Property investors remain unfazed by political and economic turbulence
German investment market stays on track in first six months of 2019
FRANKFURT, 4th July 2019 – Despite all the negative reports, the German investment market continued to perform well in the second quarter of the year. Indeed, it might seem that property investments never fall on hard times. Is it the inherent strength of the products or the weakness of alternative investments that impels investors to expand their portfolios through purchases of commercial or residential properties in Germany?
“The motivating force is and remains risk-free interest rates at close to zero, which even in the case of rising prices provides at least an adequate return. And rents in German offices and housing still seem to fuel such high expectations that economic and political risks appear to take a back seat. The insurance sector serves as a good example of this trend. The sector has not only expanded its real estate quota in recent years but also intends to increase it further in the near future. This is also likely to involve riskier investments outside the core property segment,” said Timo Tschammler, CEO of JLL Germany.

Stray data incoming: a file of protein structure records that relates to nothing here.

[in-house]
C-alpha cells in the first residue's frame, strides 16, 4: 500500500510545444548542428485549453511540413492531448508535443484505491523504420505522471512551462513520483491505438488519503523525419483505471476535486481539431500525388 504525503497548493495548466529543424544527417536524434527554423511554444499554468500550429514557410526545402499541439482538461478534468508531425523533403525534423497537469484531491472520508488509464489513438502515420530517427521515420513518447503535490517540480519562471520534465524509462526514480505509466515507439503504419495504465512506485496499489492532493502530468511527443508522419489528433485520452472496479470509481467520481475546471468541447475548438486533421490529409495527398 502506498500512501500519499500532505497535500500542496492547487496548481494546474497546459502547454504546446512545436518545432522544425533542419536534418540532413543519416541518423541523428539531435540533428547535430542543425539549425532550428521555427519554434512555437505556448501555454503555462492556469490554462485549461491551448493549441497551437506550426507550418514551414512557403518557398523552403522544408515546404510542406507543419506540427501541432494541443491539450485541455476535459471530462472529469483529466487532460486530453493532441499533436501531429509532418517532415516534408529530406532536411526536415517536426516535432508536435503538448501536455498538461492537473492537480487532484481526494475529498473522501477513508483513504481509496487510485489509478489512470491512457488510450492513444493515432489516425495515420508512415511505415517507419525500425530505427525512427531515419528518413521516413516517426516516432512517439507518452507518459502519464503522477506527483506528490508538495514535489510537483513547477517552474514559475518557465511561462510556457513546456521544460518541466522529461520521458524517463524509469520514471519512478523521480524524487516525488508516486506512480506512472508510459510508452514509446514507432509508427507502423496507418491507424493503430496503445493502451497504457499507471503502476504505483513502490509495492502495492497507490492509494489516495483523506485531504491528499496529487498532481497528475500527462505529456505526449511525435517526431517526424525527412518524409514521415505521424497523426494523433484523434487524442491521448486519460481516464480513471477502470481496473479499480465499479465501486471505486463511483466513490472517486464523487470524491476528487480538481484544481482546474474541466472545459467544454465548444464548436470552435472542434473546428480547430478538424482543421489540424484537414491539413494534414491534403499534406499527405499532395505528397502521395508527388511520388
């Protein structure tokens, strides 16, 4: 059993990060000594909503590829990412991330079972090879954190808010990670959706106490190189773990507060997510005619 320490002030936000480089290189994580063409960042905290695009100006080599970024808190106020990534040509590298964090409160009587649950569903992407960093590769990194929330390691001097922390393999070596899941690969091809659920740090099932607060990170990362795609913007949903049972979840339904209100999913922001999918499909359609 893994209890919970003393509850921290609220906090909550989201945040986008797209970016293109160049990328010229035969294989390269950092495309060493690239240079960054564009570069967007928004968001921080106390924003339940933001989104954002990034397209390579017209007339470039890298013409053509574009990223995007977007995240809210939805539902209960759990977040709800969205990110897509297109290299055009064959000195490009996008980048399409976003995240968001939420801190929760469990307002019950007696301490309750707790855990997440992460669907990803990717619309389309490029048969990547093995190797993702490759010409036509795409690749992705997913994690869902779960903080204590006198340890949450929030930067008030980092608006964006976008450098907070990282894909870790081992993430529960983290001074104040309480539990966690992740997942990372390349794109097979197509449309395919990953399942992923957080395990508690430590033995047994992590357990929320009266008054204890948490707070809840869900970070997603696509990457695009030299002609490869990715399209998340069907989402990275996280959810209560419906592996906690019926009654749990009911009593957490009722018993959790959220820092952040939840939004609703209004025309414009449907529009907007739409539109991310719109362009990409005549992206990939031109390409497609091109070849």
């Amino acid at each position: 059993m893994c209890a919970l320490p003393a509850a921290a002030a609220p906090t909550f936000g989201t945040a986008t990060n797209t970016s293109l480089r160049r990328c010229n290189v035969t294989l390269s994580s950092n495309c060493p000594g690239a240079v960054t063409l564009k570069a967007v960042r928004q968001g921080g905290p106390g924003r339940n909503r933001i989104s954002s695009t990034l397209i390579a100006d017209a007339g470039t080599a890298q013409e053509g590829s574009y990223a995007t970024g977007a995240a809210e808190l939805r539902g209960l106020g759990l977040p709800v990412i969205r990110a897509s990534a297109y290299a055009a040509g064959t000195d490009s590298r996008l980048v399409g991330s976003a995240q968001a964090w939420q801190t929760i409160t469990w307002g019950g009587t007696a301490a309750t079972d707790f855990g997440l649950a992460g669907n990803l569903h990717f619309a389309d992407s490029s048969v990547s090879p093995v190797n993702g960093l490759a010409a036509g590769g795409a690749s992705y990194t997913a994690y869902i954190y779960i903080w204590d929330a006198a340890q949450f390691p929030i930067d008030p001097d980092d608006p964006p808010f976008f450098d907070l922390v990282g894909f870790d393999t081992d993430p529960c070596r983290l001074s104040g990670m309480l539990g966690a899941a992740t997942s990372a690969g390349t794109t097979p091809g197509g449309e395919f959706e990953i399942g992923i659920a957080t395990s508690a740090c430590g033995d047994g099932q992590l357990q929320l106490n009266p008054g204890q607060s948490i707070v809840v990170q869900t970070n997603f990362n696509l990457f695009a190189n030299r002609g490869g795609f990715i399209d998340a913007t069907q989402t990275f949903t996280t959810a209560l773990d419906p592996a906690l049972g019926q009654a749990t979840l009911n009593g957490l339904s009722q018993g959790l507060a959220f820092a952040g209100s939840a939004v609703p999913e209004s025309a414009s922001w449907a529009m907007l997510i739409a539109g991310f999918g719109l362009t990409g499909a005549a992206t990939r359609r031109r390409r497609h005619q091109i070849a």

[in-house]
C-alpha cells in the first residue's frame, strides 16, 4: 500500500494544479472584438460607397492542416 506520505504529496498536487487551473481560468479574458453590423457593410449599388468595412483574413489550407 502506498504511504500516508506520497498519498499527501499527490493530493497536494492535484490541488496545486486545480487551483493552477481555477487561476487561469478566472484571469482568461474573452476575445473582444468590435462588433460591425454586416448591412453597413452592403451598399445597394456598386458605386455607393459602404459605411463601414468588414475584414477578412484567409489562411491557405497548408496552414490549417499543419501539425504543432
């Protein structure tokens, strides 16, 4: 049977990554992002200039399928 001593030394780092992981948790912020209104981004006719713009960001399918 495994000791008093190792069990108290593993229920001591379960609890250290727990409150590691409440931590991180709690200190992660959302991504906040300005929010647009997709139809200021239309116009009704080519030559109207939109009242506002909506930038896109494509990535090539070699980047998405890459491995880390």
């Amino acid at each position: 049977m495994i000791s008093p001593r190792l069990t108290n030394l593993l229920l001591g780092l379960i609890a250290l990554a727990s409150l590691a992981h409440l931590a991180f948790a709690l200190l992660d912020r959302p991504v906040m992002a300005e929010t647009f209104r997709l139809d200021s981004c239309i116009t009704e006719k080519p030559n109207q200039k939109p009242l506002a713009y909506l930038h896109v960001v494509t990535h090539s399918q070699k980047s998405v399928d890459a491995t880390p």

Tschammler added: “However, investors would be well advised to make themselves aware of the current risk factors and reassess their investment strategy in relation to the different asset classes. For example, foreign investors are currently considering whether an investment in residential property in Berlin is still an attractive proposition given the ongoing debate about rental caps, brakes on rent and expropriation. The much-lauded ‘safe haven’ of Germany is starting to crumble in light of these inconsistences.”